The sun plays a cheeky game of hide and seek with clouds hovering above Thiruvananthapuram. Like any bustling state capital, this city has its own charm and character, its own cultural hallmarks. The clouds are an indication of the impending monsoon, which uses Kerala as the gateway for its entry into the Indian mainland. These are not clouds of gloom, but hope, of anticipation, of bursting into unparalleled joy of season’s first rain.
Welcome to this travelogue. It’s all about a staggering journey of 40 hours from Thiruvananthapuram to Ahmedabad all my train. Well I was not the one to enjoy this, but my friend surely did! Here it is straight from my friend’s mouth..
Pic by By Mohan K (originally posted to Flickr as Aakulam) [CC-BY-SA-2.0], via Wikimedia Commons
At the Station
I arrive at Thiruvananthapuram Central railway station at around 3 in the afternoon. And like the city, the station too, is bursting with its own ornamental charm, with a look defining a combination of a regal yet rugged history.
Some 82 years ago, this building rose to host tracks and trains, passengers, their travels, journeys, hopes and dreams. It casts a monuments shadow upon the travelers walking into this architectural marvel sitting pretty with its rock masonry.
I rush to platform 5 where I must await the arrival of the Nagercoil-Gandhidham Express which will take me all the way to Ahmedabad – tearing through five states and clocking around 2,000km in almost 40 hours. Big number’s those. In my backpack, apart from the regular paraphemalia, areJack Keronauc’s On The Road and RK Narayan’s The Guide. Forty hours can be quite lonely while travelling alone, and it’s attest for man and his celebrated best friend, the book.
Image By Mail2arunjith (Own work) [CC-BY-SA-3.0], via Wikimedia Commons
Boarding the Express
Its 3:20 pm as I glanced at my watch, which will become a habit through the journey over the next two and a half days. A cool breeze is now blowing across the platform. From the corner of my eye. I can see a red engine making a quiet entry with a long trail of bogies following it with total surrender and clinical precision.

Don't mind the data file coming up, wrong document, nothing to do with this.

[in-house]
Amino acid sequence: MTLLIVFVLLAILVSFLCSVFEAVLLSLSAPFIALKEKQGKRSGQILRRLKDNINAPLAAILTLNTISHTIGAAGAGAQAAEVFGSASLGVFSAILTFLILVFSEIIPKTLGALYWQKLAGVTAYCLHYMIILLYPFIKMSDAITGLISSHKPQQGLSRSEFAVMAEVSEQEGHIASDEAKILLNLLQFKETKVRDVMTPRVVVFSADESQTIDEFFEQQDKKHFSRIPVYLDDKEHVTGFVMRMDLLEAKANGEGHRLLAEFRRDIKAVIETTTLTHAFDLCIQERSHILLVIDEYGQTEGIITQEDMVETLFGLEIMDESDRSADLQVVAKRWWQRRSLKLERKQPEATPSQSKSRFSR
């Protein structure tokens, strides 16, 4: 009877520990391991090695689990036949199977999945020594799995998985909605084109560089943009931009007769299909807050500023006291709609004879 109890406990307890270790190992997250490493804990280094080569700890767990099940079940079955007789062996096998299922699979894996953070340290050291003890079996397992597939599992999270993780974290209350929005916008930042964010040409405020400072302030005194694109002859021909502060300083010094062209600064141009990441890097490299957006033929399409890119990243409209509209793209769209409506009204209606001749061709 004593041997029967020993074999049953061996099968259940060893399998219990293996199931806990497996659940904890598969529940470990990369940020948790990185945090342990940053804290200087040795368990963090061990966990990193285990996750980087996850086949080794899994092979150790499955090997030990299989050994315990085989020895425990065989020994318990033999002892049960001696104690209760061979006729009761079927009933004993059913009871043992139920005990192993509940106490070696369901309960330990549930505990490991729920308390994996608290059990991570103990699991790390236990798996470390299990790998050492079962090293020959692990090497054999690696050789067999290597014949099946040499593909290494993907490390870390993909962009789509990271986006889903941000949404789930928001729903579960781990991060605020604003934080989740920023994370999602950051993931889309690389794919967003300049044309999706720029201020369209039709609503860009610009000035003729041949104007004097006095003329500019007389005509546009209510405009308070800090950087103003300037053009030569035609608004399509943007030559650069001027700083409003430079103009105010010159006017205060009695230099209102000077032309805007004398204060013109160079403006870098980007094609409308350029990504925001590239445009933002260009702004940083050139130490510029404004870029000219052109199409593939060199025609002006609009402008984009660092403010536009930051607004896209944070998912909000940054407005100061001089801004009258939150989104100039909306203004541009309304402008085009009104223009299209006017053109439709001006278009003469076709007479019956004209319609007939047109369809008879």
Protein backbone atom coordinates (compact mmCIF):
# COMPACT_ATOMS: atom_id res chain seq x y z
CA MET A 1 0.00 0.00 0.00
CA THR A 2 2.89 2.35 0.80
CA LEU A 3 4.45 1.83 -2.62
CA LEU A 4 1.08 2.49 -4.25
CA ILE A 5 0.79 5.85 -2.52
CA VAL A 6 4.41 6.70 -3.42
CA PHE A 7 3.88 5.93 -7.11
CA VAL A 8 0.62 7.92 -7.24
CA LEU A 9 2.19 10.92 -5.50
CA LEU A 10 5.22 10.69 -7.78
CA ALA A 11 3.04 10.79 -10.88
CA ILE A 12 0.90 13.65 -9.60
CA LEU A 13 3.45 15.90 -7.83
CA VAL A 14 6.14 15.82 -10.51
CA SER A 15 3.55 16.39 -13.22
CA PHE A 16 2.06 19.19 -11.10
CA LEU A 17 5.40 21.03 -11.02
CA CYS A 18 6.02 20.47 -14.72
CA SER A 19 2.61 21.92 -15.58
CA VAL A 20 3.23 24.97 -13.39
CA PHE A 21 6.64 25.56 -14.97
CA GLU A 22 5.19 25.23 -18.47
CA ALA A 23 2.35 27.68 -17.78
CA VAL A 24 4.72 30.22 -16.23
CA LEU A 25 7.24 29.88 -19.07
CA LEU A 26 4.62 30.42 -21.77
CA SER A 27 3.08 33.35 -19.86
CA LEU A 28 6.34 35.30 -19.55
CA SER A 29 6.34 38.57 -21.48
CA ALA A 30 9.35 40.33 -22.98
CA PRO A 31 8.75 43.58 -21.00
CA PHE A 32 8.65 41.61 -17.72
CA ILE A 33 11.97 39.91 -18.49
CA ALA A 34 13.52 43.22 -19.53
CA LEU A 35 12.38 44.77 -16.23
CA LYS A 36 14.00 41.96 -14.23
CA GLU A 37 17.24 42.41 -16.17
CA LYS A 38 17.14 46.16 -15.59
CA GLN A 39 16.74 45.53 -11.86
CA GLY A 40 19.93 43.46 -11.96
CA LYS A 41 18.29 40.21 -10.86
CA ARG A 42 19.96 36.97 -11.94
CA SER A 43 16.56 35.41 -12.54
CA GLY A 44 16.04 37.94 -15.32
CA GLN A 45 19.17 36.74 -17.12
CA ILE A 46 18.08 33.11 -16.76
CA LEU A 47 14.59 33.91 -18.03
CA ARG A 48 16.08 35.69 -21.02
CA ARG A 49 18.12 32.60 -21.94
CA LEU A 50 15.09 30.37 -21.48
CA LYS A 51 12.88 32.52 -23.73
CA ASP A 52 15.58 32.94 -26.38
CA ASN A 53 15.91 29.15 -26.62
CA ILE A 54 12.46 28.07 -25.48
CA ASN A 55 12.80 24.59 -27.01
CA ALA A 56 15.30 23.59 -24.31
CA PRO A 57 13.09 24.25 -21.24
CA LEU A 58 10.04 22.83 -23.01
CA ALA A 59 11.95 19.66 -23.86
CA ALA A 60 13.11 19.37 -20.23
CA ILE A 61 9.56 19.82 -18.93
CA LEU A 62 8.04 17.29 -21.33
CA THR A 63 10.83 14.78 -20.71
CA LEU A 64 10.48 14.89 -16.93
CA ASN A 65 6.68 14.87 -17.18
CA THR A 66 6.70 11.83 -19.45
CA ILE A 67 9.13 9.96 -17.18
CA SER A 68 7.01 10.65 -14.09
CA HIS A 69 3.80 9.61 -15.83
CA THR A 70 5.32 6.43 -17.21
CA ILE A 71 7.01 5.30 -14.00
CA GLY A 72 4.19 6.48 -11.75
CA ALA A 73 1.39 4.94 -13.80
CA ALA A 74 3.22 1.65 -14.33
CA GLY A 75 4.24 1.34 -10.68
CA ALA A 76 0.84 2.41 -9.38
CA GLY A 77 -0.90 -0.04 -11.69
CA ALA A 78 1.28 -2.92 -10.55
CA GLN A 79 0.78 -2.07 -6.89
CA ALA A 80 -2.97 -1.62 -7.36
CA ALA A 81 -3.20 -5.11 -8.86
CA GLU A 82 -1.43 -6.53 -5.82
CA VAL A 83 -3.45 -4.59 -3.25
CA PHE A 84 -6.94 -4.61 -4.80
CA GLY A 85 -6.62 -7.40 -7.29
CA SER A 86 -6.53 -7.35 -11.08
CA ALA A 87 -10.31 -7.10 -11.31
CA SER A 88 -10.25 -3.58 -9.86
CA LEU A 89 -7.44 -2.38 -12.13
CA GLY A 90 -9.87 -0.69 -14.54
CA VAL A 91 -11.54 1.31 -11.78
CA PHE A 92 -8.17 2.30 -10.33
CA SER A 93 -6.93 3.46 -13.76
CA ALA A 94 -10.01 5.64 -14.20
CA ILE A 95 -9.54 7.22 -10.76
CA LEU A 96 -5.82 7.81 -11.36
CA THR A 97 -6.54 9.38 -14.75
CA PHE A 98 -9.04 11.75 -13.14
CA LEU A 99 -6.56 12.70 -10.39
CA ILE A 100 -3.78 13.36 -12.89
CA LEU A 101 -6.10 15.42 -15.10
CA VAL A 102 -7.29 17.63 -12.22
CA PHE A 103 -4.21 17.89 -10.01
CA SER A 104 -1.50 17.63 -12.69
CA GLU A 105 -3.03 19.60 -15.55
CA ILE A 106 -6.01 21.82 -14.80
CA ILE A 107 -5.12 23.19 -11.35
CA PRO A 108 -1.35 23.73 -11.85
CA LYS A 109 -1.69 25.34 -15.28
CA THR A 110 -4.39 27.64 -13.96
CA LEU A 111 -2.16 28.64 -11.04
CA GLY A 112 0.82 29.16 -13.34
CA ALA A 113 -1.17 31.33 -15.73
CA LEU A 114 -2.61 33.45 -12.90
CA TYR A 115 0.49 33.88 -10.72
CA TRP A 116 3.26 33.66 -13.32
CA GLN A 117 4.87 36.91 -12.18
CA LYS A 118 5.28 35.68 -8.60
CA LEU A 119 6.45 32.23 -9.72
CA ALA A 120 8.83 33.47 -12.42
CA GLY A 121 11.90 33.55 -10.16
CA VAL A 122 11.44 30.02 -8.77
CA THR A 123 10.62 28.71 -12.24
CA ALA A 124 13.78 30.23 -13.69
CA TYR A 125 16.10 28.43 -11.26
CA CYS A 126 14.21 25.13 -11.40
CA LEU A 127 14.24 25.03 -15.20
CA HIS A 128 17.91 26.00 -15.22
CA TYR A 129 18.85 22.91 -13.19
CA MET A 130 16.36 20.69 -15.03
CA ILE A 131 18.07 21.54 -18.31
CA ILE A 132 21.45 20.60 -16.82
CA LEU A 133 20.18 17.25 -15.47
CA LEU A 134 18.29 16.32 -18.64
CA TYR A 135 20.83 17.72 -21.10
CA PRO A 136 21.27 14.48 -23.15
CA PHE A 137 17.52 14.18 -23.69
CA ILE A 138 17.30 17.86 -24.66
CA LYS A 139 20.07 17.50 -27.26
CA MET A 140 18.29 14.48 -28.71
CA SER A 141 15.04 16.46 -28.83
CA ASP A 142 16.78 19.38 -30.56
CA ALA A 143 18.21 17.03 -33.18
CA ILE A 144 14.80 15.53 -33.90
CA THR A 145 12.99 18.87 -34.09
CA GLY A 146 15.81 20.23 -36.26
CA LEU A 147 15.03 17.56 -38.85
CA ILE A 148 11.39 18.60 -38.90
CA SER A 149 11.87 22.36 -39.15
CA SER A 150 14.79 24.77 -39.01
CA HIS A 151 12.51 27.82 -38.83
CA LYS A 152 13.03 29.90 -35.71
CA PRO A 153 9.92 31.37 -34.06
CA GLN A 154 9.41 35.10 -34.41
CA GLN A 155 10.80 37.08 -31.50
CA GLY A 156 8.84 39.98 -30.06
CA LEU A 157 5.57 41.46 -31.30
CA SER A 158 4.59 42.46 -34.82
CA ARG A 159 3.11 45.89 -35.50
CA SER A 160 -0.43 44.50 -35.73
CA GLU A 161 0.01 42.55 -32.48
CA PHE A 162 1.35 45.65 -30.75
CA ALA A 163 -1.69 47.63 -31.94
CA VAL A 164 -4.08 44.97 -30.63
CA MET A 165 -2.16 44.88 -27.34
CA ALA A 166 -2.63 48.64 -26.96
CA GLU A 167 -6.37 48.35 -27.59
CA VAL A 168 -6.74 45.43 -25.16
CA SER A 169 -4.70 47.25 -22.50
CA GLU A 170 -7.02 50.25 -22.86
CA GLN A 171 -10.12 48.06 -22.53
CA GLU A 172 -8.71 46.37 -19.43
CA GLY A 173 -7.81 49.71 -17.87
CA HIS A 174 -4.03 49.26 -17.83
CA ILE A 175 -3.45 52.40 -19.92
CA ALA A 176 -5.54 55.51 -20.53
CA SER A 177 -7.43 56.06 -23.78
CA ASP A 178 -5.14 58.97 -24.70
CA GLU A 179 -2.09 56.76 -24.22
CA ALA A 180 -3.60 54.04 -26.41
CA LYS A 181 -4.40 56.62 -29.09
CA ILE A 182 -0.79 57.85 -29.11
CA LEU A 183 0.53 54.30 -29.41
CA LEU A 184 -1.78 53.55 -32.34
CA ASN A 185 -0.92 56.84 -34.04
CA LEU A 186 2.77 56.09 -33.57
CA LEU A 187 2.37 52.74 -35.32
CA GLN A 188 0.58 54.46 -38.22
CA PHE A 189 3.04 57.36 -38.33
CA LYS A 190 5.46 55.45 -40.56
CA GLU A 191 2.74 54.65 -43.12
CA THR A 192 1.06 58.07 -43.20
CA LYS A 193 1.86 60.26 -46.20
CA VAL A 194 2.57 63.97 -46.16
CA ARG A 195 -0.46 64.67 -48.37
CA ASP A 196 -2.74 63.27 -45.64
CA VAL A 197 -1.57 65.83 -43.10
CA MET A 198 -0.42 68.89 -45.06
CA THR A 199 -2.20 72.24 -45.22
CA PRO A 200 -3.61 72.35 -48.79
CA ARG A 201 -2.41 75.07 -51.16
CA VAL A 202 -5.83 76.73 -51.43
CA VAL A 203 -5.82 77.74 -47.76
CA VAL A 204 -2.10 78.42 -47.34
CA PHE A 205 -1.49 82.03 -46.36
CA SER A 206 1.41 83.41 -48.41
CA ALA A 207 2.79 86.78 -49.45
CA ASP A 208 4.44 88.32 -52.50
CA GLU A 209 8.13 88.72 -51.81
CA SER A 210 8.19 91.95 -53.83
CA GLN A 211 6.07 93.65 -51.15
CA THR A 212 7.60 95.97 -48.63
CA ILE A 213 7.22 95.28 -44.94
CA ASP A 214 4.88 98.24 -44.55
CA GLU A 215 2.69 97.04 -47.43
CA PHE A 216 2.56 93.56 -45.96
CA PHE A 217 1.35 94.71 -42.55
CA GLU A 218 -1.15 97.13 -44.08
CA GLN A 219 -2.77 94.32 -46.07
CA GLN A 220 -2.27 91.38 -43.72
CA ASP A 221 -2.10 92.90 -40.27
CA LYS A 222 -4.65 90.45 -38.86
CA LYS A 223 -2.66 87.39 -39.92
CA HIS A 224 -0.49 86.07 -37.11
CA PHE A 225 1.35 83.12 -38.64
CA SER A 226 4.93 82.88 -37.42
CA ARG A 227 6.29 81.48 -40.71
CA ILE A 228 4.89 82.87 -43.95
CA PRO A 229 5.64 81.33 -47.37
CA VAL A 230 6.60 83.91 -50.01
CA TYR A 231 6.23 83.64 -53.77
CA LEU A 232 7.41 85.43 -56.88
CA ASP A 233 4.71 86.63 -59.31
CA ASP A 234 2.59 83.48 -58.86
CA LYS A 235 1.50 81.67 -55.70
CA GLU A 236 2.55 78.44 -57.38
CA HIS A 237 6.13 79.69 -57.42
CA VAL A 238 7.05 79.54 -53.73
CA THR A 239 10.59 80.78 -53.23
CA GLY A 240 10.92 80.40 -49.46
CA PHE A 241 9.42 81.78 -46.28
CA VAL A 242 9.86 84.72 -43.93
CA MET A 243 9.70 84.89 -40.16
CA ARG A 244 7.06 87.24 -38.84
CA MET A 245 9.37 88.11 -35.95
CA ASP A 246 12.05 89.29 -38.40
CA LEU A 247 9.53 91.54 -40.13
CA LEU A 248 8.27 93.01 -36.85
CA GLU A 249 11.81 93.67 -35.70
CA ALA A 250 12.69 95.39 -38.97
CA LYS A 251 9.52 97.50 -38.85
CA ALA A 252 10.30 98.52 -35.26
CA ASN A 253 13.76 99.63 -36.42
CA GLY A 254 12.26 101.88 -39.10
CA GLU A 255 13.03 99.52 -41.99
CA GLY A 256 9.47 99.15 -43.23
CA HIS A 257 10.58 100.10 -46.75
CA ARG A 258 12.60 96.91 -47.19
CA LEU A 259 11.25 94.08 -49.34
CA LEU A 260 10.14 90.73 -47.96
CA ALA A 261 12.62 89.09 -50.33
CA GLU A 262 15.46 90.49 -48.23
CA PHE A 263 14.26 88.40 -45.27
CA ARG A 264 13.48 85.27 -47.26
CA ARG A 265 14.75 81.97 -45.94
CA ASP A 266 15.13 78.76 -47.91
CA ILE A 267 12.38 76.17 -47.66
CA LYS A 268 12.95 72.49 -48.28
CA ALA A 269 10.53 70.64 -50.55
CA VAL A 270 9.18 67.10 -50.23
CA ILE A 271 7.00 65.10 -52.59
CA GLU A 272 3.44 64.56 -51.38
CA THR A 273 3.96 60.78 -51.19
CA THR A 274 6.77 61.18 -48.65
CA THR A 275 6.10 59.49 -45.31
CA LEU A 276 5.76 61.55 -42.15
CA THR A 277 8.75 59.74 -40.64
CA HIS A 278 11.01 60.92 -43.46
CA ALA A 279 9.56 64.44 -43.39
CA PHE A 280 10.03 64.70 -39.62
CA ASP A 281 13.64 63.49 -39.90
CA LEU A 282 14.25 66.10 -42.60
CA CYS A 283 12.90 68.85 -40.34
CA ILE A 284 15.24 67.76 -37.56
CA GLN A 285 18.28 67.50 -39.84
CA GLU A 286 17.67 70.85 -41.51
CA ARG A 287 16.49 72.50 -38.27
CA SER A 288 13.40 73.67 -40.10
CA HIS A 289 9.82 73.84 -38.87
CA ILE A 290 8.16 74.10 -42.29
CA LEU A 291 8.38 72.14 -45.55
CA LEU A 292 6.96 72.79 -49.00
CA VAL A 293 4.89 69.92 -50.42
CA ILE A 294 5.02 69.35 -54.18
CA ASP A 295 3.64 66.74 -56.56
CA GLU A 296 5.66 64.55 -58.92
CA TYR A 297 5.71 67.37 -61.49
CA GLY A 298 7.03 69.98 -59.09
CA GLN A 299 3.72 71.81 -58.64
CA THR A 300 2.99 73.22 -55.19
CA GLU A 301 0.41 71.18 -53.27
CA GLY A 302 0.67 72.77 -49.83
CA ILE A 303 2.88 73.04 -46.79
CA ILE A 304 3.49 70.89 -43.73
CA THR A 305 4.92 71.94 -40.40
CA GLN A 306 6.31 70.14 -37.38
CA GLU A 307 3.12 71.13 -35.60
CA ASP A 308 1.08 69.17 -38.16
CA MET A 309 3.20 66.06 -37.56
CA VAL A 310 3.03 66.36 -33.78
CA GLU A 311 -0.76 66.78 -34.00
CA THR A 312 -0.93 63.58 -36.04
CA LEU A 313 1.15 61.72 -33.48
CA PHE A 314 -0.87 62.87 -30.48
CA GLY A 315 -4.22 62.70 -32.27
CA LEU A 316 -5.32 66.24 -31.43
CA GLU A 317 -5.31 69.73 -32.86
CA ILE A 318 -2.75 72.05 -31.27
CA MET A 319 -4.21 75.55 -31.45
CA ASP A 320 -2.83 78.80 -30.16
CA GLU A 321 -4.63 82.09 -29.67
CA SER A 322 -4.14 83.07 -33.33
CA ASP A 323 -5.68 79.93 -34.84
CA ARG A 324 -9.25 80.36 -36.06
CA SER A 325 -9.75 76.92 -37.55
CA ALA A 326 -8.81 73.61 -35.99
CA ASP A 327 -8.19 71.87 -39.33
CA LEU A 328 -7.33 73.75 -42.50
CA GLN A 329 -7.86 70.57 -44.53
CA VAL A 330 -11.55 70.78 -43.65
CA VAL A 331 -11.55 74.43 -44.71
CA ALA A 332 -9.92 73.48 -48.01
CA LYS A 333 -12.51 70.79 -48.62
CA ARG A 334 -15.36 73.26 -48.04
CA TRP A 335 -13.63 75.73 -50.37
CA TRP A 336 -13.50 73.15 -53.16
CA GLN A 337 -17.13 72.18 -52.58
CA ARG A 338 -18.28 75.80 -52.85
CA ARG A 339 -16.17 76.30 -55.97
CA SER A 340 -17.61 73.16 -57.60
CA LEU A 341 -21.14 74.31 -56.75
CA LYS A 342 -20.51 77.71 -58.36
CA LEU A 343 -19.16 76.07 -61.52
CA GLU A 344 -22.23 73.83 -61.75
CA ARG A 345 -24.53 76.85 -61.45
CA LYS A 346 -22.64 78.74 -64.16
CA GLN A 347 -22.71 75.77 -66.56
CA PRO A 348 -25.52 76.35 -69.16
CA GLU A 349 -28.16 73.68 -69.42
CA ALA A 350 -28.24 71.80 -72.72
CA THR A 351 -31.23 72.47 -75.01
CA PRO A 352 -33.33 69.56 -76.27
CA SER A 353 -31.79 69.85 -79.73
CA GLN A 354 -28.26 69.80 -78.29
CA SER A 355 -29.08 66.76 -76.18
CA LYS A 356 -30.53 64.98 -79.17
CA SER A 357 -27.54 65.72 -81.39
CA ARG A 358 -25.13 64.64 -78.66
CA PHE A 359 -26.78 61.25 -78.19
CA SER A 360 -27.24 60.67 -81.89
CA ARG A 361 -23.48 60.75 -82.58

I board my designated coach, find my berth and settle down with my stuff in what has now become a mechanical ritual for us frequent rail travelers. I recline on my berth, extract On The Road and the travel begins – for me, as well as the protagonists of Keronauc’s masterpiece. While Sal, Dean and others travel across the roads of America in the late 1940s, I’m making a journey to explore the western flank on peninsular India, albeit not on the road, but on the track.
A couple of hours pass by as the train gets speed and momentum. But the bogie is largely still empty. The sun begins to make its retreat along the western coast and ghats, and I go and sit next to an elderly gentleman staring out of the window, holding delicately a look of meditative concentration on his face…
Pic By Nithinnandakumaar (I take it personnally) [GFDL or CC-BY-SA-3.0], via Wikimedia Commons
‘Would you mind if I sit next to you, Sir?’ I ask, baring all my teeth in a wide grin. ‘By all means, by all means. Sure,’ the bespectacled gentleman responds. After exchanging a few pleasantries and introductions, we are engrossed in an conversation that’s hopping from one subject to another, just as the train changes tracks. The gentleman is Jacob Philip, professor of Physics at Cochin University of Science and Technology. He’s making a rather short journey to his home in Ernakulam. Well, it’s all of five hours, just one-eighth of my journey, I calculate quickly in my head. ‘Most passengers now are travelling shorter distances. You’ll see the real rush of long-distance passengers from Ernakulam,’ he tells me. He is right, for all I can see in the name of luggage with most people in the train are handbags, backpacks and briefcases.
Over the next three hours, as we savour the sights of a setting sun across farms and coconut groves, I tell the good professor that I hadn’t seen such a photogenic spread ever in my journeys. His lips break into a subtle smile.
‘Then you should have stayed longer. You’ve hardly seen the beauty Kerala possesses,’ he says, following it with an authorative advice of must-visit destinations on my next trip. The railway track is lined by coconut trees and thick green crust inching up the black soil. This green reverie is broken at regular intervals by small villages and settlements, a few farms and grazing cattle.
Rain in Ernakulam
I ask Philip about the overcast sky and what rain means to a state that receives plenty of precipitation. ‘It’s the pre-monsoon cloud cover and by next week we’ll start receiving good rainfall. We love the rain. Although persistent rainfall does make it a bit uncomfortable at times. In fact, our economy – from agriculture to electric powers depend largely on these showers,’ the professor tells me. Just then there is a slight drizzle visible through the window. Perhaps God was listening to our conversation.
Pic By Dhruvaraj S from India (Mazhayil….) [CC-BY-2.0 or CC-BY-SA-2.0], via Wikimedia Commons
The scenes outside are changing continuously. Set on a canvas of a setting sun, I see small hamlets, coconuts and banana plantations by the hundreds and beautiful backwaters completing the breathtaking vignettes of Kerala through my senses. Some backwaters are of a scale that can fool that can fool a northerner like me into believing that they are in fact large lakes or sections of coastal rivers. But Philip is there to correct me. After passing through five halts, the train arrives at Ernakulam. Its pitch dark now and the motivation to sit next to the window decreases continuously. As I bid Philip goodbye, we thank each other for the time well spent and a conversation well made.